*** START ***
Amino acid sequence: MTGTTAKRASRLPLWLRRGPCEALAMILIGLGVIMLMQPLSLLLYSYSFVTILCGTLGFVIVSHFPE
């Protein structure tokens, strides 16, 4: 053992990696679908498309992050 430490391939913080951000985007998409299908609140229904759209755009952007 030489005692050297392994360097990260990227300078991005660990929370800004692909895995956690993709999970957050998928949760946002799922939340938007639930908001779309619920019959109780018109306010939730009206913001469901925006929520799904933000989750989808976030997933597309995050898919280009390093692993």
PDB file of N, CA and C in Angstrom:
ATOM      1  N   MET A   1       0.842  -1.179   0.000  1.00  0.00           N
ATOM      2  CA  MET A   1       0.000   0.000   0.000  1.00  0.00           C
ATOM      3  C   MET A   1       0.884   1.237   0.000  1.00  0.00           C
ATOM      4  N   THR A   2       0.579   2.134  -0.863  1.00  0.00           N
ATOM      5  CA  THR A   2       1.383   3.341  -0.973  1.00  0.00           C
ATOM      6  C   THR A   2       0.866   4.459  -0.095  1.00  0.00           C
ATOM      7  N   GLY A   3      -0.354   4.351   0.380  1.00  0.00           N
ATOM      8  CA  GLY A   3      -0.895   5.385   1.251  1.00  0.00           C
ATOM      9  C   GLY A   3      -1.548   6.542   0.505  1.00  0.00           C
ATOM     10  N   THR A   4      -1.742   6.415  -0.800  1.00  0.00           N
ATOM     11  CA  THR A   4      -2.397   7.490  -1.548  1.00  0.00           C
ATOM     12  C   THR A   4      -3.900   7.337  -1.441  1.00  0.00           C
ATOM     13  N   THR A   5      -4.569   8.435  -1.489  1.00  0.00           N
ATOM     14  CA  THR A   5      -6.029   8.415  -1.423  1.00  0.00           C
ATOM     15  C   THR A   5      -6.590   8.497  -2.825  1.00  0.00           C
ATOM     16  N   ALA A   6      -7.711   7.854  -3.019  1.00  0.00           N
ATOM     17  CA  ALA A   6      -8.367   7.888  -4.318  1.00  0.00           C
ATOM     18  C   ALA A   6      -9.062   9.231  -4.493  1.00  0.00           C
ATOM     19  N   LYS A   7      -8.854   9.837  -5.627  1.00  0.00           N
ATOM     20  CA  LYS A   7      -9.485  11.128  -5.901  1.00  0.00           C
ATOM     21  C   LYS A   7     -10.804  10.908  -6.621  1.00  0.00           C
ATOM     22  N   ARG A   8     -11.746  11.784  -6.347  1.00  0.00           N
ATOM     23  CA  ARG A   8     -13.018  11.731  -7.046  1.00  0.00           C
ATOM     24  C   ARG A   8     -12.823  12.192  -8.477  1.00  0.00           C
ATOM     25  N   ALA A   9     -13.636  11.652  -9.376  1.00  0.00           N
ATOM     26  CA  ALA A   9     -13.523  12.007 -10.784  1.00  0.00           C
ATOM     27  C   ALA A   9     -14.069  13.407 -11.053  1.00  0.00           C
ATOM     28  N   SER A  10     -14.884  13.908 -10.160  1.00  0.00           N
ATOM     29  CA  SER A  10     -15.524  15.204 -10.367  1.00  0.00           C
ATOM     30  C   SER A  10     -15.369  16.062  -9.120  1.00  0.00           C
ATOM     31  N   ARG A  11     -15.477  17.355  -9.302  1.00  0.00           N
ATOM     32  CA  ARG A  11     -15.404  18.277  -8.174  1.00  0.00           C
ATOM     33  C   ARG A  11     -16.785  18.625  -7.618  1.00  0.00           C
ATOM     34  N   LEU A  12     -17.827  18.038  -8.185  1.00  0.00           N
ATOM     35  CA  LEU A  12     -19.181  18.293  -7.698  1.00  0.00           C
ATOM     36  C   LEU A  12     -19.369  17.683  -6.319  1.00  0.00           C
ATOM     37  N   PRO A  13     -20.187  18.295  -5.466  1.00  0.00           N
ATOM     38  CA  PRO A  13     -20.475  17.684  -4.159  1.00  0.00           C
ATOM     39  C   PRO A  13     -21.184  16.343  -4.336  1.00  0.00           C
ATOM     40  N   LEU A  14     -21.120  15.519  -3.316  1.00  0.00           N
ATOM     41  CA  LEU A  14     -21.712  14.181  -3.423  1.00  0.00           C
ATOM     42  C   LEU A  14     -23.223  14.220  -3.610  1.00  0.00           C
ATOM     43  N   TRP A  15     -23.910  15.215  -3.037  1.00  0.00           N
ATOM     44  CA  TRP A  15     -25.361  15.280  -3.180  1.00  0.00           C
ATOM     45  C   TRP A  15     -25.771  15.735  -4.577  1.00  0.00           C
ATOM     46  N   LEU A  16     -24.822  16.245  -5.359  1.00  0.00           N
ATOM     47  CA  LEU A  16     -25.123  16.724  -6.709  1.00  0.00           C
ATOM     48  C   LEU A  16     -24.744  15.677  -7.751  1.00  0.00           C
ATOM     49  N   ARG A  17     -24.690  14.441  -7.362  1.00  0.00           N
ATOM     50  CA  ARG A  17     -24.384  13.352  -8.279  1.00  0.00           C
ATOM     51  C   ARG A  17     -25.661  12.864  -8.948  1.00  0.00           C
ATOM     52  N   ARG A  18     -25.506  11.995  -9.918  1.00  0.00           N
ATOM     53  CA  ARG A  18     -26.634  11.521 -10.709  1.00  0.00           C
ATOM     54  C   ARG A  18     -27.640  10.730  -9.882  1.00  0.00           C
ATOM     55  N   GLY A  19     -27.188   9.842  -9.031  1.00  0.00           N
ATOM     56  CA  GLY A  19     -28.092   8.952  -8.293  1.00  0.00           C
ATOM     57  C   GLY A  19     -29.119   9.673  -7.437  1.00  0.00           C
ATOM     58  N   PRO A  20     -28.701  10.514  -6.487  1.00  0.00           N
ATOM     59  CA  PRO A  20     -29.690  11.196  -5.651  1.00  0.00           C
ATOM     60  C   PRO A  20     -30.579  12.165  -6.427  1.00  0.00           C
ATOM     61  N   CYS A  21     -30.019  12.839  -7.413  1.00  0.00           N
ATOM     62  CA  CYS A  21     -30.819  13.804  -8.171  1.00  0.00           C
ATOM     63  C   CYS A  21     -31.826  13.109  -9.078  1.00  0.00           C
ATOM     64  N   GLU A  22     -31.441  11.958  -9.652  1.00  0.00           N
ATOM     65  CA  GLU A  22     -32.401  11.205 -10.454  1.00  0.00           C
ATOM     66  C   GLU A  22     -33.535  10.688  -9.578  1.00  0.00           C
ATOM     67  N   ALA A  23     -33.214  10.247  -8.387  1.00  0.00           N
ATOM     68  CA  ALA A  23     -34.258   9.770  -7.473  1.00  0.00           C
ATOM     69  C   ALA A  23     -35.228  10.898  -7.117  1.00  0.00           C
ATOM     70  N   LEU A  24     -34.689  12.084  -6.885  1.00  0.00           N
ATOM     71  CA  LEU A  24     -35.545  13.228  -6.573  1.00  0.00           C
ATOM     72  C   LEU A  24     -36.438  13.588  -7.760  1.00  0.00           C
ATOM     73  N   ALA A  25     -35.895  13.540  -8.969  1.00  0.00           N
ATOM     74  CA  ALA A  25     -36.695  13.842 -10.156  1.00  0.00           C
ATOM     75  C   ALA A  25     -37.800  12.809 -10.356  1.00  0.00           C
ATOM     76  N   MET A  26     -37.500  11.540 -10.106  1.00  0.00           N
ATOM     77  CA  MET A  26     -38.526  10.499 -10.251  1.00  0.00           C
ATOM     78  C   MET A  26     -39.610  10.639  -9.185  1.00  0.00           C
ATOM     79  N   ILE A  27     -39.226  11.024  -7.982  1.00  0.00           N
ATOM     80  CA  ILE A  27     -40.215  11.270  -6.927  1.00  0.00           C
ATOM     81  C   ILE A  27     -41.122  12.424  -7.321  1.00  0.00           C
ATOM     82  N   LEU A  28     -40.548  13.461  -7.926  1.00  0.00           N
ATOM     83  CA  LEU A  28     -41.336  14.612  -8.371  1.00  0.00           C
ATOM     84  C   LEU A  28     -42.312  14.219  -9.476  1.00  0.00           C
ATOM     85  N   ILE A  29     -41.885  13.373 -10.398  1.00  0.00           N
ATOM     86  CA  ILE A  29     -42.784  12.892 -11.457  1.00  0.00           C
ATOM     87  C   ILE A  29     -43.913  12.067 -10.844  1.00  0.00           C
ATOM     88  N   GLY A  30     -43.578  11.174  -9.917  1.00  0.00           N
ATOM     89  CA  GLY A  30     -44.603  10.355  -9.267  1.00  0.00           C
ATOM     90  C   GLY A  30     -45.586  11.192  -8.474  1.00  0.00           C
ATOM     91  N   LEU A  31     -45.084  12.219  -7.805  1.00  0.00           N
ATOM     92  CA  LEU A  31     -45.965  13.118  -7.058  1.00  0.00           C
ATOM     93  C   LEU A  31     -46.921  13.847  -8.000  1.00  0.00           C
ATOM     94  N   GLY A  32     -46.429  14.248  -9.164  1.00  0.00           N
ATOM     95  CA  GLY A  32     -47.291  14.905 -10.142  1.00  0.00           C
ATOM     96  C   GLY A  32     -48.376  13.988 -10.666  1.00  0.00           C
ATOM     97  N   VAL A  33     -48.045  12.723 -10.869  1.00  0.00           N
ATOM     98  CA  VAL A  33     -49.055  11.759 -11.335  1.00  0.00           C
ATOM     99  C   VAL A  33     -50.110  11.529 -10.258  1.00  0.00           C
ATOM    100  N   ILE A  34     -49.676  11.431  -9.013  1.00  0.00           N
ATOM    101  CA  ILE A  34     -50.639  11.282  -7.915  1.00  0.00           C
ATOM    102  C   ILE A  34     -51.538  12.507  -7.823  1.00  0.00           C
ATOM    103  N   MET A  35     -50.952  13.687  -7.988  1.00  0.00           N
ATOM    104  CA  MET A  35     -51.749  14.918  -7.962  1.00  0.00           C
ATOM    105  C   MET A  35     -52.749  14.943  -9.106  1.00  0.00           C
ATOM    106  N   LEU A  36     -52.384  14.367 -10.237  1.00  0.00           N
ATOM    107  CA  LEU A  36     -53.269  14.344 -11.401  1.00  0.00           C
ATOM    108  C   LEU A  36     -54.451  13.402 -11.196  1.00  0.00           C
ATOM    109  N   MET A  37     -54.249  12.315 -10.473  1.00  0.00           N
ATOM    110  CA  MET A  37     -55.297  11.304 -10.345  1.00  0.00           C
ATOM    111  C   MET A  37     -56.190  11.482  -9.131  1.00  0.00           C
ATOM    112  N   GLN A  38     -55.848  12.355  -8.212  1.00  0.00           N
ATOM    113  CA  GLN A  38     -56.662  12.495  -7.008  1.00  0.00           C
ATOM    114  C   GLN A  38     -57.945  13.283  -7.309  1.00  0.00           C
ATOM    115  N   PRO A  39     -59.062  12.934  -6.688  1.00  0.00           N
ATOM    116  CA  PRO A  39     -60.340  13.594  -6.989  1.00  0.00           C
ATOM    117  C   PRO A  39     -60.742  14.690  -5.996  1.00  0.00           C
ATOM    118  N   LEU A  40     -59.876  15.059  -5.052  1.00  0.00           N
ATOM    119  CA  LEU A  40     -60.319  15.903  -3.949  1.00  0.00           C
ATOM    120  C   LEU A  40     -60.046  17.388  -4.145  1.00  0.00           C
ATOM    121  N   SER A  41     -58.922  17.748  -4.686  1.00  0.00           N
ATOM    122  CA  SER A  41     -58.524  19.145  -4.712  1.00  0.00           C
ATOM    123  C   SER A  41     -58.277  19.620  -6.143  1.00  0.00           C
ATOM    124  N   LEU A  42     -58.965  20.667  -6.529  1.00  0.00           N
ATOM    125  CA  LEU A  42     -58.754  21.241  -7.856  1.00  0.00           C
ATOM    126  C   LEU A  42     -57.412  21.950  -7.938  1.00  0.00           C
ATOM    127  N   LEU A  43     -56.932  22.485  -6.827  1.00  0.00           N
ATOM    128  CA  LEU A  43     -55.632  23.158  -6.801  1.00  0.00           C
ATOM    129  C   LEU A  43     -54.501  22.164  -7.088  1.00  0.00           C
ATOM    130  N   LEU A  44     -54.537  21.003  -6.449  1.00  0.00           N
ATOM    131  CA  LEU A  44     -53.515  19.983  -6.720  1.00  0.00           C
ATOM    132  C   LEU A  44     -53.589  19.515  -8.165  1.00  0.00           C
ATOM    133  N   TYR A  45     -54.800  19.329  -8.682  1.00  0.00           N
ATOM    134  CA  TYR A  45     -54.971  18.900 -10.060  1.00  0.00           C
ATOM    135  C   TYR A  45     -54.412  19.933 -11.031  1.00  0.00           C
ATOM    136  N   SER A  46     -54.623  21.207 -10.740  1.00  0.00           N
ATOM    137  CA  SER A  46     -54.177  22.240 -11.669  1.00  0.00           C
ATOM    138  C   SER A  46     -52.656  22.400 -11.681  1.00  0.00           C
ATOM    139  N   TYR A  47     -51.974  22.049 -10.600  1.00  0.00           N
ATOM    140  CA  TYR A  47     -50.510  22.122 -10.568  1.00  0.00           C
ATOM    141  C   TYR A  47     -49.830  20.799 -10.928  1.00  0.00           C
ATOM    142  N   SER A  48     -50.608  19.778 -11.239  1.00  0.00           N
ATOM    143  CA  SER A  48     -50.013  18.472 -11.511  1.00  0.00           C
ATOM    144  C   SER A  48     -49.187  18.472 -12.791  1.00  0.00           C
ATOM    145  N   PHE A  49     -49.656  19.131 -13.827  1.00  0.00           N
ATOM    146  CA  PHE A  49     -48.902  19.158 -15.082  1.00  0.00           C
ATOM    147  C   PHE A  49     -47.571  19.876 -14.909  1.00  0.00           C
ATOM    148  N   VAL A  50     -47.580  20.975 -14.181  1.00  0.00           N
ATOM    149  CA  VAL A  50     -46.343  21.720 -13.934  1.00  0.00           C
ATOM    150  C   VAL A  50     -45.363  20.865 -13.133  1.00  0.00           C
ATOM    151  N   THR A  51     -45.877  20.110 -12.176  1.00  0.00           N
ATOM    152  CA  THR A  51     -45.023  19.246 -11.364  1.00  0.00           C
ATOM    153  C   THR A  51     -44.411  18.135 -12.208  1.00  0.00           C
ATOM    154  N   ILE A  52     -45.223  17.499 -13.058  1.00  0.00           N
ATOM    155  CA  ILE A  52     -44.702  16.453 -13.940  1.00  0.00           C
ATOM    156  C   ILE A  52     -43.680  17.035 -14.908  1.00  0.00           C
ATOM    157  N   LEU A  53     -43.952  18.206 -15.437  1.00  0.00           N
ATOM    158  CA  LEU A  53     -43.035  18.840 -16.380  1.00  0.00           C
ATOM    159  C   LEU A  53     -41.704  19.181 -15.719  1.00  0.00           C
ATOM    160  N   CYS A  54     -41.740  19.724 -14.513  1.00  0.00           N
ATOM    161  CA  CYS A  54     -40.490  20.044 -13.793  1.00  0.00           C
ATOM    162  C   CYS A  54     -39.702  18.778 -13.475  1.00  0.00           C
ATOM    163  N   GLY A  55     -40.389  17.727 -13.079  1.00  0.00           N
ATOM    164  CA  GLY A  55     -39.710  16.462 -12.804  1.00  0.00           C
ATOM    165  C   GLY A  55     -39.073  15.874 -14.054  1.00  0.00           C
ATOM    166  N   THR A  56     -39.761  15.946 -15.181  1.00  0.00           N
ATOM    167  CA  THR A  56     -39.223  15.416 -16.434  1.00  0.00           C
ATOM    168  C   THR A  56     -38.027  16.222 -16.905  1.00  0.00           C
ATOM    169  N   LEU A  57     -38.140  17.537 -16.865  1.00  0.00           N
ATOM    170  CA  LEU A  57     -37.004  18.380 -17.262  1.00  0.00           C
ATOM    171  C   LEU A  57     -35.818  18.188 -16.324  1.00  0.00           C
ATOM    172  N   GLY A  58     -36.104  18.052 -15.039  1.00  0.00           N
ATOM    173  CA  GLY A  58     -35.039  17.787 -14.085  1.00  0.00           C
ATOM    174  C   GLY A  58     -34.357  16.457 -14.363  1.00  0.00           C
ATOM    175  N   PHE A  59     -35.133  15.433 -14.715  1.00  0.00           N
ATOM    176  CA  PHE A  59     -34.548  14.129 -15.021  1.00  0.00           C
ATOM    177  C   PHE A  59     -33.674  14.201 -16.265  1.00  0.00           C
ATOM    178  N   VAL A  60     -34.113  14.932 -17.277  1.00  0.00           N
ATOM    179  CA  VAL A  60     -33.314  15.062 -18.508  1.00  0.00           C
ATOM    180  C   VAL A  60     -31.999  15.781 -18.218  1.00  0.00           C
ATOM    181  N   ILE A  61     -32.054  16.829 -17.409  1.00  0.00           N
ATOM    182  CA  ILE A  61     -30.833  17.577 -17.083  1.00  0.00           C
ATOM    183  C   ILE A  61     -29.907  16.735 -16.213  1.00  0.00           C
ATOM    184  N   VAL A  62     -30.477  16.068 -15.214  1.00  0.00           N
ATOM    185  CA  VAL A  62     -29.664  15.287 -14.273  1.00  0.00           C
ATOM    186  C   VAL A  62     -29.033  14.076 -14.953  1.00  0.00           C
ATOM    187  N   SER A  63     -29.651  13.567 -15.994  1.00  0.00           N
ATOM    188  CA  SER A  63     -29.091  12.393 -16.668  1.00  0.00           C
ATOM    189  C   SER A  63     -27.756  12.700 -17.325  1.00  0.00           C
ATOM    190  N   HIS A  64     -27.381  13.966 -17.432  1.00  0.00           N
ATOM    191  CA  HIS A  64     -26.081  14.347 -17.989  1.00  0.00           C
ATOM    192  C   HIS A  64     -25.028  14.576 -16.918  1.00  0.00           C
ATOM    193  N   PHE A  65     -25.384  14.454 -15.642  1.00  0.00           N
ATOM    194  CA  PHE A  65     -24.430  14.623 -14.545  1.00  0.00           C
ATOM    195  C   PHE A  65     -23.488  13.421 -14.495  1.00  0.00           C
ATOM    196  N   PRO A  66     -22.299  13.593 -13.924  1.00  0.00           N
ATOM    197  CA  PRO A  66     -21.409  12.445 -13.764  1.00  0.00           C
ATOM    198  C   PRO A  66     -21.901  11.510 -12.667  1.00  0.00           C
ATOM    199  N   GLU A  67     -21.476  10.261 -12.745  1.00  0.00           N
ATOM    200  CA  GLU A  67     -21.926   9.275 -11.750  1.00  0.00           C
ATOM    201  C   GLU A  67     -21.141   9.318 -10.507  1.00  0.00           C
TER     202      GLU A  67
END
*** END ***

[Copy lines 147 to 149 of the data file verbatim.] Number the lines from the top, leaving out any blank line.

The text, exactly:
ATOM    144  C   SER A  48     -49.187  18.472 -12.791  1.00  0.00           C
ATOM    145  N   PHE A  49     -49.656  19.131 -13.827  1.00  0.00           N
ATOM    146  CA  PHE A  49     -48.902  19.158 -15.082  1.00  0.00           C